The crape myrtle tree is great for Florida’s climate throughout the north, central, and southern regions. Often used in landscapes as a beautiful tree with lots of colors when blooming. Proper crape myrtle tree care is needed for good health and growth. Flowering begins in June and continues through the summer on into early fall.
Clusters of buds on the tips of branches produce hundreds of 1-2 inch blooming flowers. Crape myrtle tree types consist of the colors, red, white, lavender or pink, and purple. Leaves are 1-4 inches long and turn red in spring, and dark green in summer. In northern Florida trees, the leaves will turn yellow, orange, and red in the fall.
The time to plant container-grown crape myrtle trees is during early summer when in active growth. Balled or burlapped crape myrtles should be planted while dormant.
Place in full sun for they do poorly in shaded areas.
Plant in well-drained soil for they don’t like soil that stays wet and soggy and needs good air circulation to avoid problems.
Crape myrtle trees have a low salt tolerance level, so do not plant close to sea walls or seaside locations.
Watering Crape Myrtles
A newly planted tree needs to be watered regularly for the first three weeks, for good root establishment. When established watering every two weeks is sufficient for crape myrtle tree care. When fully mature crape myrtle trees are drought tolerant and can go without watering for a month if there is no rainfall or problems with irrigation.
Fertilizer Crape Myrtle Tree Care
Crape myrtle trees when mature do not need to be fertilized very often. When placed in the middle of lawns they receive nutrients from lawn fertilization. Mature trees in other locations need one application a year in spring. However, newly planted trees require fertilization in the beginning up to three times the first year. Early crape myrtle tree care will help stimulate the growth of young trees.
Crape Myrtle Tree Care For Pests and Problems
Primary pests are powdery mildew and the aphid insect which produces “Black Sooty Mold”. A program of spraying a systemic pesticide and fungicide for crape myrtle tree care can help control problems. Regular inspections will detect any problems early, to avoid spreading. Sprays of insecticidal soaps and horticultural oil will stop aphids on contact.
Aphid insects are pale yellow in color found underneath the leaves and are attracted to new growth. Infested leaves will become distorted and the new growth is stunted. Aphids suck the juices out of stems, and eventually can severely injure the tree. Aphids reproduce quickly and will spread to other trees close by, without immediate insecticidal crape myrtle tree care.
Aphids secrete droplets containing a sugary solution called ” Honey Dew “, which produces ” Black Sooty Mold ” on leaves and stems. It interferes with the leaves from getting sunlight hindering photosynthesis.
Powdery mildew is caused by a fungus and is seen first on new shoots. Then it spreads to the leaves, stems, and flowers. They will also become distorted and stunted by this problem. When severe leaves will drop and buds fail to open. Trees planted in shade and in locations with poor air circulation will have problems with powdery mildew. Also, continuous wetting of leaves from irrigation staying wet and not dry from the sun can cause it to occur.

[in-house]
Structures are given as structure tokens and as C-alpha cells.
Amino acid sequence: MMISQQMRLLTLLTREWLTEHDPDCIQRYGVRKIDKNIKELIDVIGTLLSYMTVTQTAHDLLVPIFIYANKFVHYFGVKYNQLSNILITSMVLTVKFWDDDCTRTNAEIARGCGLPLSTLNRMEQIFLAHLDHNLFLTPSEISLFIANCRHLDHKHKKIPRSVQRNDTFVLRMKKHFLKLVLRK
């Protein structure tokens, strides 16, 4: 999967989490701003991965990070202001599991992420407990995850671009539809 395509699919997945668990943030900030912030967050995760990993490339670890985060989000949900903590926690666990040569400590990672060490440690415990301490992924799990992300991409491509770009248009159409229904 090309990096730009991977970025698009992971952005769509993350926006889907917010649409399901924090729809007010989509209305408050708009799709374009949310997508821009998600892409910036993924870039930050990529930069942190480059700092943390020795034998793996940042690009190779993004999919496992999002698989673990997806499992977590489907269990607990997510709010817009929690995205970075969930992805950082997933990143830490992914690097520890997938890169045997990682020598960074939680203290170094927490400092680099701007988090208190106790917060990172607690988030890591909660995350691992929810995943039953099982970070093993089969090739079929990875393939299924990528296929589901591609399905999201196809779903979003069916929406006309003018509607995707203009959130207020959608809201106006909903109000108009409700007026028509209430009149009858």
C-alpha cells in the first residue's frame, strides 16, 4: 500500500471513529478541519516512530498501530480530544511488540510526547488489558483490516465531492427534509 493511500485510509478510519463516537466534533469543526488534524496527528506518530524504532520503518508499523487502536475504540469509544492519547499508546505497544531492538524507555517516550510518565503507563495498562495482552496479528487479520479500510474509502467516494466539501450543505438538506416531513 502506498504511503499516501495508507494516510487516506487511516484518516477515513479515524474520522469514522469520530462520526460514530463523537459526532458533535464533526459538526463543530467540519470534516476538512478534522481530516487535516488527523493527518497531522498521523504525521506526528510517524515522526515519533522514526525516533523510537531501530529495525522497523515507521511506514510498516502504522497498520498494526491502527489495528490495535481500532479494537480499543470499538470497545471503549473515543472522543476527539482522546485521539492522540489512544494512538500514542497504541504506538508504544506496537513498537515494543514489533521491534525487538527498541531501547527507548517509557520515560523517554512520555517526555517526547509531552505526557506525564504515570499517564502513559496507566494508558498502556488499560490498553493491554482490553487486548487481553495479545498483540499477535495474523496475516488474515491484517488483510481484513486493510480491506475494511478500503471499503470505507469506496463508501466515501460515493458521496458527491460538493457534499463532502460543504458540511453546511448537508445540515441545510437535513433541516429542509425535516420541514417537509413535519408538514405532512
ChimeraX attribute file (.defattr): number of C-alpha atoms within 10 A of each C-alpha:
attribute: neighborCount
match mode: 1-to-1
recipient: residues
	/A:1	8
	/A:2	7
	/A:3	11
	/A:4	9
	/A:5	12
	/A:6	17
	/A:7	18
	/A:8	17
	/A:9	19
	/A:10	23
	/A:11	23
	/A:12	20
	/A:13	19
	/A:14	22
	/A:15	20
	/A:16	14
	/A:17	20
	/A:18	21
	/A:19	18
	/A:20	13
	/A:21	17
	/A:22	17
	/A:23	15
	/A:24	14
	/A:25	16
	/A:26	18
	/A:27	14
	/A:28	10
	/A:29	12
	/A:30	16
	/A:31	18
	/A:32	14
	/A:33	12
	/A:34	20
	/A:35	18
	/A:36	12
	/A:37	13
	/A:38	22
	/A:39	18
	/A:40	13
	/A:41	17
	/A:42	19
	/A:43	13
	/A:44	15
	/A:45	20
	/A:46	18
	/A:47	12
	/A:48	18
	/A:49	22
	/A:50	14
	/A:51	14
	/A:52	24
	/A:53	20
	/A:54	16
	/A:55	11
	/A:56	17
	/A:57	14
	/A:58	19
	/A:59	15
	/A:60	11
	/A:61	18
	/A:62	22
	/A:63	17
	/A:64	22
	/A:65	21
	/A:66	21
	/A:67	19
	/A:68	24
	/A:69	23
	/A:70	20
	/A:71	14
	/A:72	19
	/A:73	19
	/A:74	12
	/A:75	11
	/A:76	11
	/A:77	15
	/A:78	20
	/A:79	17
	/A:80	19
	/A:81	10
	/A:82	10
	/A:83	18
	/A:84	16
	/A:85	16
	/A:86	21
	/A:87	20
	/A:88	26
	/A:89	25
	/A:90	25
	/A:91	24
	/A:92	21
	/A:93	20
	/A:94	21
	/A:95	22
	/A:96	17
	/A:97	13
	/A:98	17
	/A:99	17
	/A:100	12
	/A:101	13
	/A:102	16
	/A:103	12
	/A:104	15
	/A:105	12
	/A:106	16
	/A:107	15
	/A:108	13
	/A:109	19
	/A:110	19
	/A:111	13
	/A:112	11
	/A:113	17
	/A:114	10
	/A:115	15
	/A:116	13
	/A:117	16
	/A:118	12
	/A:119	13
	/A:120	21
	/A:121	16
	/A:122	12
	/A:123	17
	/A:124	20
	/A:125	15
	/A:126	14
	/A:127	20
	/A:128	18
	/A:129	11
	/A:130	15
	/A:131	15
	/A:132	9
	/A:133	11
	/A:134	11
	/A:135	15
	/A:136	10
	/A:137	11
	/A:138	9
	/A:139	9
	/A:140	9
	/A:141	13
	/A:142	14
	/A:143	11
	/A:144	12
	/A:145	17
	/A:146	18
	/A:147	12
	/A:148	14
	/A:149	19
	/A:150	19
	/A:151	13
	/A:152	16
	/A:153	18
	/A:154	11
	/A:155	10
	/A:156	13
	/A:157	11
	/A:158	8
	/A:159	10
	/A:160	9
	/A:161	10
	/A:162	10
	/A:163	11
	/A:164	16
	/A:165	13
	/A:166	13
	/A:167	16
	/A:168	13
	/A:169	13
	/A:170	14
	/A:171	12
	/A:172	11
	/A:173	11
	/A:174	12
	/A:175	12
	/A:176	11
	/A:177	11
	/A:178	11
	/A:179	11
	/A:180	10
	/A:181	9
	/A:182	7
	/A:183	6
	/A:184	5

Pruning a Crape Myrtle Tree
Crape myrtle trees are relatively easy to care for, but they do require some pruning to maintain their health and beauty. Here are some of the reasons why it is important to prune a crape myrtle tree correctly.
- To control the tree’s size and shape. Crape myrtles can grow quite large, so pruning can help to keep them in check. It can also be used to shape the tree into a desired form, such as a pyramid or oval.
- To remove dead, diseased, or damaged branches. This will help to prevent the spread of disease and pests.
- To encourage new growth and flowering. When you prune a crape myrtle, you are stimulating new growth. This new growth will produce more flowers the following year.
- To improve air circulation and reduce the risk of pests and diseases. Proper pruning can help to improve air circulation around the tree, which can help to reduce the risk of pests and diseases.
- To reveal the beautiful bark. As crape myrtle trees mature, they develop a beautiful, mottled bark. Proper pruning can help to reveal this bark.
It is important to note that not all pruning is created equal. If you prune a crape myrtle incorrectly, you can actually damage the tree. The most common mistake is to cut the tree back too hard. This can result in weak branches that are more susceptible to breakage. It can also delay flowering and make the tree more susceptible to pests and diseases.
The best time to prune a crape myrtle is in the spring, before new growth begins. However, you can also prune it in the fall, after the leaves have fallen. Just be sure to avoid pruning in the winter, when the tree is dormant.
If you are not comfortable pruning your crape myrtle yourself, you can always hire a professional arborist. They will be able to prune the tree correctly and help you to achieve the desired results.
Here are some tips for pruning a crape myrtle tree correctly:
- Use sharp, clean pruning shears.
- Cut branches back to a healthy bud or branch union.
- Avoid cutting back too hard.
- Thin out the tree by removing dead, diseased, or damaged branches.
- Prune to the desired shape.
- Dispose of pruned branches properly.
By following these tips, you can prune your crape myrtle tree correctly and help it to thrive for many years to come.
The crape myrtle tree is one of the most common parts of the Florida landscape. Trees can be seen along our roads, highways, and parks. During the summer with loads of blooming colorful flowers, they are attractive and eye-catching. With good crape myrtle tree care, they will offer a beautiful setting for years.